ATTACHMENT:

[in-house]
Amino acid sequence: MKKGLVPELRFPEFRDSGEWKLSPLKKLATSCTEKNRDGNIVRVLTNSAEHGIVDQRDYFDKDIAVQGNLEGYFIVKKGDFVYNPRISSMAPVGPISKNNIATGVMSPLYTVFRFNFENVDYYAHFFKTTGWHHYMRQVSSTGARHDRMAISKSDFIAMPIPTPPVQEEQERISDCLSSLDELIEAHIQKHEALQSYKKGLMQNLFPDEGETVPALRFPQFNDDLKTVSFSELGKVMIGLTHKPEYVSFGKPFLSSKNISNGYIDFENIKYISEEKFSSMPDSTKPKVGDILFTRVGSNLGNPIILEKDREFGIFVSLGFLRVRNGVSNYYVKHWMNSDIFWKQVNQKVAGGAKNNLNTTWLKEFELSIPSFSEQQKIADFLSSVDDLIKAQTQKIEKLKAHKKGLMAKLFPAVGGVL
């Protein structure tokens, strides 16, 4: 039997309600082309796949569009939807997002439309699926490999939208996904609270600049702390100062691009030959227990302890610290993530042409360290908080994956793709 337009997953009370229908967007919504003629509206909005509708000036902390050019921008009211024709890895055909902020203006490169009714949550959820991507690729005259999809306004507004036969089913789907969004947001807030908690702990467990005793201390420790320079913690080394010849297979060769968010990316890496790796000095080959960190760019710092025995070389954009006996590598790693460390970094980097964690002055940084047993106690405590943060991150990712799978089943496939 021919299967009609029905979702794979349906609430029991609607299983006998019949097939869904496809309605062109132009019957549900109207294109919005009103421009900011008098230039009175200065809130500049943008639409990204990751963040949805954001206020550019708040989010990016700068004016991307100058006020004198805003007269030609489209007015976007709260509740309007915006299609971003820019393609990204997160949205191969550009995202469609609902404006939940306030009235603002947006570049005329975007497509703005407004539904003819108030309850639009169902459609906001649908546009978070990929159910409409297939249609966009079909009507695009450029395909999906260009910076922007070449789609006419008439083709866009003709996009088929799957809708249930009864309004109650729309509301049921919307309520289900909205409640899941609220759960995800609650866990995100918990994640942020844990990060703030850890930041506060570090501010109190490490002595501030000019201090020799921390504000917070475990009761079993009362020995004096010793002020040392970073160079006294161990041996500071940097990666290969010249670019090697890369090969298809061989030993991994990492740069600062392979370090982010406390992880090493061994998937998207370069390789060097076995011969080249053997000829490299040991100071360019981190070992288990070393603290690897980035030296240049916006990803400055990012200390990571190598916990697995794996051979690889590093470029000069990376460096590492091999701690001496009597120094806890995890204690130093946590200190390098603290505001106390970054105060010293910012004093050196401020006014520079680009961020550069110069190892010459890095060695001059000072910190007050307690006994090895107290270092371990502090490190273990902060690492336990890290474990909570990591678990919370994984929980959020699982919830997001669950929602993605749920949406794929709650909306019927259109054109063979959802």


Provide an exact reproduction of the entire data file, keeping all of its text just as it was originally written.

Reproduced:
[in-house]
Amino acid sequence: MKKGLVPELRFPEFRDSGEWKLSPLKKLATSCTEKNRDGNIVRVLTNSAEHGIVDQRDYFDKDIAVQGNLEGYFIVKKGDFVYNPRISSMAPVGPISKNNIATGVMSPLYTVFRFNFENVDYYAHFFKTTGWHHYMRQVSSTGARHDRMAISKSDFIAMPIPTPPVQEEQERISDCLSSLDELIEAHIQKHEALQSYKKGLMQNLFPDEGETVPALRFPQFNDDLKTVSFSELGKVMIGLTHKPEYVSFGKPFLSSKNISNGYIDFENIKYISEEKFSSMPDSTKPKVGDILFTRVGSNLGNPIILEKDREFGIFVSLGFLRVRNGVSNYYVKHWMNSDIFWKQVNQKVAGGAKNNLNTTWLKEFELSIPSFSEQQKIADFLSSVDDLIKAQTQKIEKLKAHKKGLMAKLFPAVGGVL
């Protein structure tokens, strides 16, 4: 039997309600082309796949569009939807997002439309699926490999939208996904609270600049702390100062691009030959227990302890610290993530042409360290908080994956793709 337009997953009370229908967007919504003629509206909005509708000036902390050019921008009211024709890895055909902020203006490169009714949550959820991507690729005259999809306004507004036969089913789907969004947001807030908690702990467990005793201390420790320079913690080394010849297979060769968010990316890496790796000095080959960190760019710092025995070389954009006996590598790693460390970094980097964690002055940084047993106690405590943060991150990712799978089943496939 021919299967009609029905979702794979349906609430029991609607299983006998019949097939869904496809309605062109132009019957549900109207294109919005009103421009900011008098230039009175200065809130500049943008639409990204990751963040949805954001206020550019708040989010990016700068004016991307100058006020004198805003007269030609489209007015976007709260509740309007915006299609971003820019393609990204997160949205191969550009995202469609609902404006939940306030009235603002947006570049005329975007497509703005407004539904003819108030309850639009169902459609906001649908546009978070990929159910409409297939249609966009079909009507695009450029395909999906260009910076922007070449789609006419008439083709866009003709996009088929799957809708249930009864309004109650729309509301049921919307309520289900909205409640899941609220759960995800609650866990995100918990994640942020844990990060703030850890930041506060570090501010109190490490002595501030000019201090020799921390504000917070475990009761079993009362020995004096010793002020040392970073160079006294161990041996500071940097990666290969010249670019090697890369090969298809061989030993991994990492740069600062392979370090982010406390992880090493061994998937998207370069390789060097076995011969080249053997000829490299040991100071360019981190070992288990070393603290690897980035030296240049916006990803400055990012200390990571190598916990697995794996051979690889590093470029000069990376460096590492091999701690001496009597120094806890995890204690130093946590200190390098603290505001106390970054105060010293910012004093050196401020006014520079680009961020550069110069190892010459890095060695001059000072910190007050307690006994090895107290270092371990502090490190273990902060690492336990890290474990909570990591678990919370994984929980959020699982919830997001669950929602993605749920949406794929709650909306019927259109054109063979959802």